ccbeauch 10-07-2012 08:18 PM

btw, thanks for all the advice and help. ohh and the two plecos don't care one way or the other about the Cardinals and same for them.

kevmo911 10-07-2012 08:31 PM


Originally Posted by ccbeauch (Post 2035857)
btw, thanks for all the advice and help. ohh and the two plecos don't care one way or the other about the Cardinals and same for them.

In my experience, bottom feeders tend to have more impressive immune systems than column fish.

Cycling the new quarantine tank isn't absolutely necessary, but you'll have to watch ammonia and start doing daily water changes after the first couple days. You can also take some of your filter media and either throw it into a new tank to jumpstart cycling, ideally inside a filter. You can use the 20g, or buy a 10g for $20 or so at your PetSmart. Hopefully you have a spare filter? If not, a cheapie will work fine.

At this point, not sure using a quarantine tank will do any good. You might want to wait it out and hope for the best.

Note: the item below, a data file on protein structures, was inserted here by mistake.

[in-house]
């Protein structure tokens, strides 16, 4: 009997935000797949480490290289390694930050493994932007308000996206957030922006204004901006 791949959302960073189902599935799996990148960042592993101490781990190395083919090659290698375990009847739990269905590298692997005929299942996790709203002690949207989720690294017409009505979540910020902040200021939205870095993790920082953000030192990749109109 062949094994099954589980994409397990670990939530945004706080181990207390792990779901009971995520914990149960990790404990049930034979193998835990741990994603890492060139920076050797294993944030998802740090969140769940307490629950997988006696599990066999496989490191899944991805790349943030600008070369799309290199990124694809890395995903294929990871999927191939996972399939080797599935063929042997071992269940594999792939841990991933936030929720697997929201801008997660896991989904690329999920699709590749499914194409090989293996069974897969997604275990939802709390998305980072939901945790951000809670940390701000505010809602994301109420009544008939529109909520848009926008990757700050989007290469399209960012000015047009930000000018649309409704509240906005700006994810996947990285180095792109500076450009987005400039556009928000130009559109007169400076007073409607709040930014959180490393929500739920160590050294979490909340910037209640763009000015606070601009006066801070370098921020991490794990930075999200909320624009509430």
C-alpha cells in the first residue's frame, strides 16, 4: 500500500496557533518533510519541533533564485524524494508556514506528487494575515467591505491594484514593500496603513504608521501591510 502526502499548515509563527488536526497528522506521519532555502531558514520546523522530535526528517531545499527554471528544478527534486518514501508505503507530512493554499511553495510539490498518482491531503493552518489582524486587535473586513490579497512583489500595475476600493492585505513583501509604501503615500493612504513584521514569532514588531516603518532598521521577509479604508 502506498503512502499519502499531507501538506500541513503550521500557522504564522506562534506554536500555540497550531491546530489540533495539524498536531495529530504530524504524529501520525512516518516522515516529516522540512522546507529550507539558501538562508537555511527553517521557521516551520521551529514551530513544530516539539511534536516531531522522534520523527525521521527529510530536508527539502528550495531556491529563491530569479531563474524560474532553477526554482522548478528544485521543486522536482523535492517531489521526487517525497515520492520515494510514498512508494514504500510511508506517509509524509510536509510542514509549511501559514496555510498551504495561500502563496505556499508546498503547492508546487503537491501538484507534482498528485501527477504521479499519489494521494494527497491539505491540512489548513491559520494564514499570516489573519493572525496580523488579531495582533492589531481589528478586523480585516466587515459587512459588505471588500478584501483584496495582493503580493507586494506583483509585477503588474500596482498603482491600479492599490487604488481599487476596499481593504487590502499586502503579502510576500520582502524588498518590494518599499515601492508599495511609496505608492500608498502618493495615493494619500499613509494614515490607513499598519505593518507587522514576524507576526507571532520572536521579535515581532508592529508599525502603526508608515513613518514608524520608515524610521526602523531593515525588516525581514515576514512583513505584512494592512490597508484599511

I have a 10g that sits on my kitchen counter for QT. No stand necessary, and I keep disposable plants (some moss and ferns) in it, as well as a few BA tetras, which aren't terribly plant friendly. It's got the stock hood, with mini CFL's replacing the incandescents that came with it, and a couple small filters. Anyway, I keep a few things in the tank to give it some charm (heh), and I'm not going to cry over anything I normally keep in there. All new fish go into it for a month, unless there's a death, and then the month cycle restarts. It's probably a total $50 investment. That's one easy route you could go.